Why do we vote where we vote in Minnesota?

St. Paul polling station
A sign directs voters to a polling station at Dayton Presbyterian Church in St. Paul in 2015. More than 500 churches will serve as polling places in Minnesota this election.
Peter Cox | MPR News

Updated: Nov. 7, 12:20 p.m. | Posted: Nov. 5, 12:30 p.m.

When Minnesotans head to the polls Tuesday, they'll be voting at more than 2,000 locations across the state. They'll cast their ballots in town halls, churches, schools and rec centers, fire stations, public housing high rises, senior centers — and in some cases, ice rinks.

It's up to each jurisdiction — city, county, town — to coordinate polling places for each election, and they go about it differently. But Anissa Hollingshead, spokesperson for the Minneapolis City Clerk's Office, said jurisdictions have three major concerns when determining where their citizens will vote: accessibility, available parking and a central location in a precinct.

While public buildings are required to make themselves available for voting, many privately owned locations become polling places, too, if they're willing. Traditionally, many of the privately run polling places have been churches, in the Twin Cities and around the state. More than 500 of Minnesota's polling places this year are churches or church buildings, such as parish halls.

Churches aren't the only religious institutions serving as polling places this time around, but the numbers are much different for other religious spots. Just two synagogues — one in St. Louis Park and one in St. Paul — will host voters on Tuesday. And, for the first time ever in Minneapolis, voters will cast their ballots at a mosque in the city's north side.

The city of Minneapolis moved the precinct's polling place to the mosque from a nearby public housing building due to space reasons, Hollingshead said. Imam Makram El-Amin said he'd been thinking about the mosque, Masjid An-Nur, becoming a polling place for some time.

"Many churches and synagogues and community centers have served as polling for many, many years," he said. "It's become commonplace to visit a church or some other place to cast your vote. So why not the mosque."

Then there are the locations that are a little more obscure: The farther you get from city centers, the more difficult it is to find a suitable polling place. For that reason, some voters in Wabasha, Montevideo and Shorewood, Minn., will find themselves filling out their ballots in someone's house this year.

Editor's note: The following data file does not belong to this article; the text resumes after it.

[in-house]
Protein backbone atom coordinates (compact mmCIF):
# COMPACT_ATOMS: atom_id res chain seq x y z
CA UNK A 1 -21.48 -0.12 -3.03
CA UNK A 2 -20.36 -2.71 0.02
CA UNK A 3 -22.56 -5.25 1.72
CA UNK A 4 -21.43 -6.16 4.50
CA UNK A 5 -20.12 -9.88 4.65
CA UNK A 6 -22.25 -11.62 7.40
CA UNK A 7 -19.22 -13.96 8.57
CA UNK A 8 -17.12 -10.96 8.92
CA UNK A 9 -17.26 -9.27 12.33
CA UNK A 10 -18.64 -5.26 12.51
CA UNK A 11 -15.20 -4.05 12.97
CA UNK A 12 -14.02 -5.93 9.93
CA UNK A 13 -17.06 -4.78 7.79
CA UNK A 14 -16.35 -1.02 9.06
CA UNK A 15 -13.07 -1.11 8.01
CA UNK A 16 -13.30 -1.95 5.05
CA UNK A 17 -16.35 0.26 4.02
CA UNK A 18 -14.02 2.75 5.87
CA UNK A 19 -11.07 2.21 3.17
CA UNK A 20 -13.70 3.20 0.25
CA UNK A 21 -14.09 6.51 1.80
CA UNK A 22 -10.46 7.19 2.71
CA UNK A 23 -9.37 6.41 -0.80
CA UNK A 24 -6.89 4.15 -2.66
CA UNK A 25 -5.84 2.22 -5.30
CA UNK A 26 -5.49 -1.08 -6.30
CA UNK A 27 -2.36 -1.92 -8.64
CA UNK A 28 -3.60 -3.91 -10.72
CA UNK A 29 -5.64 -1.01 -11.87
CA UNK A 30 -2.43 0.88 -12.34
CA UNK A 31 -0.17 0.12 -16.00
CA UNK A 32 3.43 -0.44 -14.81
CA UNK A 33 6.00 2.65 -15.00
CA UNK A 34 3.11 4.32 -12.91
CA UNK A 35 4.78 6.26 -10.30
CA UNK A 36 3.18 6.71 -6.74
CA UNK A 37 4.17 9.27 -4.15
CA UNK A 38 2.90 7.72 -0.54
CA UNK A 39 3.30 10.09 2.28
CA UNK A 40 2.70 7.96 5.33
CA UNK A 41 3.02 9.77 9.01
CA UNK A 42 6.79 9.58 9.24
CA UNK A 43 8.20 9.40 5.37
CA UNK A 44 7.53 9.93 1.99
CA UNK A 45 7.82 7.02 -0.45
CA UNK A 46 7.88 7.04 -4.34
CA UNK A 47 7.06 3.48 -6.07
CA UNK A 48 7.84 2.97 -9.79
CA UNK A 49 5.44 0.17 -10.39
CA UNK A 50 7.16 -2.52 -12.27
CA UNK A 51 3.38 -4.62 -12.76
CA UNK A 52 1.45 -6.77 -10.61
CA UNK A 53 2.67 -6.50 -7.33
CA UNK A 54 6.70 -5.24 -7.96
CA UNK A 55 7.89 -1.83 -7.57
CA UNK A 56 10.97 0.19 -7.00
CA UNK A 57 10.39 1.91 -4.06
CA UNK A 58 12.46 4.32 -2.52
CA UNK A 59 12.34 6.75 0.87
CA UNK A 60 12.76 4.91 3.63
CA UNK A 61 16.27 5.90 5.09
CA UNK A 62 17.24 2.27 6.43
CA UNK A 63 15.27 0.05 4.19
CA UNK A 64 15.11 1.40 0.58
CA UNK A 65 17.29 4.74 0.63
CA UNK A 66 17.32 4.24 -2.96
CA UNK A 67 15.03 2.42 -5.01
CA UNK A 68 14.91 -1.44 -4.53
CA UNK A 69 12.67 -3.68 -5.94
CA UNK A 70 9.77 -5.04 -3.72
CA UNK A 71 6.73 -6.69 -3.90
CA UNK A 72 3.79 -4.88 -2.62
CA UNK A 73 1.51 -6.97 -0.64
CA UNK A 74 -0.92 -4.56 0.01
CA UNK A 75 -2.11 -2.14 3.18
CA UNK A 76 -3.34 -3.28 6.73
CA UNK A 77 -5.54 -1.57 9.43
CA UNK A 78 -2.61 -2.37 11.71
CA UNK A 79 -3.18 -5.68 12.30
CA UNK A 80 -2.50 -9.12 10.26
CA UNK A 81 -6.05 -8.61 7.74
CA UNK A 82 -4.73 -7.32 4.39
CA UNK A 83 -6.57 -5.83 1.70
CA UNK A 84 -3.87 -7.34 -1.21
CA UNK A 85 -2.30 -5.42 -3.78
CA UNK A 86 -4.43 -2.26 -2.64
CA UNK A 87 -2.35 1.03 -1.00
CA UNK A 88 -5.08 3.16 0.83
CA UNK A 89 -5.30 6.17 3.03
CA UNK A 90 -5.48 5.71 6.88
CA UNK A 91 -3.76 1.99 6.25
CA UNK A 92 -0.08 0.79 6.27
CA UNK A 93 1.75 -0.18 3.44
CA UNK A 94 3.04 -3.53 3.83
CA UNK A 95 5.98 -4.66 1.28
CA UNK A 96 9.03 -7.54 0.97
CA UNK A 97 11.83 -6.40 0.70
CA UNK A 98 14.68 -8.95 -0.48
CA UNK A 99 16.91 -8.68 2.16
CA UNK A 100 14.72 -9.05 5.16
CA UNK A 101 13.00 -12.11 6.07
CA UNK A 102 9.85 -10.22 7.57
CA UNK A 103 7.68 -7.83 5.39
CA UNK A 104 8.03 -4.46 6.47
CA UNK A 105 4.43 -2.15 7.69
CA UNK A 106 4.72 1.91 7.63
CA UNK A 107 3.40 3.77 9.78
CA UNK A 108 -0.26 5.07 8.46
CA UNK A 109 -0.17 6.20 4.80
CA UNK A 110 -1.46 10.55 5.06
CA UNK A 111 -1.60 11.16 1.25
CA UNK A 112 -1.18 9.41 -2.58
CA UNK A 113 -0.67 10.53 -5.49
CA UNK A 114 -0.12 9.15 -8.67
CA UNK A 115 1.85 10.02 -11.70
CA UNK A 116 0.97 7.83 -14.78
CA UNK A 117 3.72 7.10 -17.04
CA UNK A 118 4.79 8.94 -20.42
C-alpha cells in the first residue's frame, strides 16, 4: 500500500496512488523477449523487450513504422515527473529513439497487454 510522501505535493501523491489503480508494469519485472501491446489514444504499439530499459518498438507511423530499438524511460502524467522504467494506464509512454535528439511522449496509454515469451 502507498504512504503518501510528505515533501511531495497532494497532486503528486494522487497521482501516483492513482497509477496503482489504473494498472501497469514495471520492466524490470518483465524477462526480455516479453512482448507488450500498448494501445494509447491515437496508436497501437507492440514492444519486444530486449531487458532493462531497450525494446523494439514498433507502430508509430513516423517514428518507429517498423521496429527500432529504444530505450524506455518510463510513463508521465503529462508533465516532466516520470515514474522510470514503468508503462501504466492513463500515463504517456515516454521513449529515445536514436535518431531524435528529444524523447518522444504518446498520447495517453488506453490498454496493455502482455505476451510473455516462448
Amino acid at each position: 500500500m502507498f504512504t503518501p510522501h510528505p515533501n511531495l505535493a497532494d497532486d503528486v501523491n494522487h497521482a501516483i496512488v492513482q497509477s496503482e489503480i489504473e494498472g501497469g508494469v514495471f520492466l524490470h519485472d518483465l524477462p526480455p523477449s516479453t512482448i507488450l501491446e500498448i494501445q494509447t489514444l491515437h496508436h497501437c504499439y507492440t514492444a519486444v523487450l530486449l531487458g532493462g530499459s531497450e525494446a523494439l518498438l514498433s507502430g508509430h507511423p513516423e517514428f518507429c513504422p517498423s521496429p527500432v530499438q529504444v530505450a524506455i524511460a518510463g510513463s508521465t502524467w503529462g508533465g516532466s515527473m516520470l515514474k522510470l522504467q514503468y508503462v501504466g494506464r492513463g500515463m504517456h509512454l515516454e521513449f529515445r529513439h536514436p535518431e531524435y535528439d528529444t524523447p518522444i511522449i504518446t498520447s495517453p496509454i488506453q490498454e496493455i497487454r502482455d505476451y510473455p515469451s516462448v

Carla LaBore has been turning the front hallway of her Shorewood home into a polling place for more than 20 years. Shorewood mostly covers the south coast of Lake Minnetonka, but the tiny piece where LaBore lives — known as "the island" to residents — is not attached by land to the rest of the precinct. It would take 30 or 45 minutes to drive from LaBore's house to the mainland voting location, so instead, her neighbors vote at her house.

About 100 people show up each year, she said. LaBore serves as an election judge, and puts out a coffee pot at 7 a.m. sharp when polls open. Neighbors bring baked goods. Her golden retriever, who died a few years ago, used to greet every voter at the door.

"It just seems normal now," she said. "And it's very convenient for me."

In 2014, the U.S. government issued nationwide recommendations for polling place locations. It was an attempt to formalize voting practices across the country and eliminate the long lines and other problems that had plagued previous elections.

One of the recommendations: Use schools as polling places. To address security concerns, the report suggested that Election Day be a school holiday.

It's a nice idea, Hollingshead said, but it's not necessarily practical.

"In Minneapolis, we have 132 precincts and we don't have 132 schools," she said. "So we definitely have to look at other locations." The city of Minneapolis pays private polling place hosts a nominal $80 — basically enough to pay the electric bill for the day or hire a janitor to sweep up after voters, Hollingshead said.

Every year, a few voters raise concerns about the separation of church and state, as people cast ballots in religious institutions, but Hollingshead said Minneapolis typically only receives a handful of complaints.

Even if an institution has taken a stance on a candidate or a ballot measure, there can be no evidence of that support or challenge in the areas where people vote. State law bans political materials in a polling place. "If you agree to be a polling place during the time of the election, you can't have signs up," Hollingshead said.

MPR News reporter Riham Feshir contributed to this report.

Correction (Nov. 8, 2016): An earlier version of this story misspelled Carla LaBore's last name. The story has been updated.

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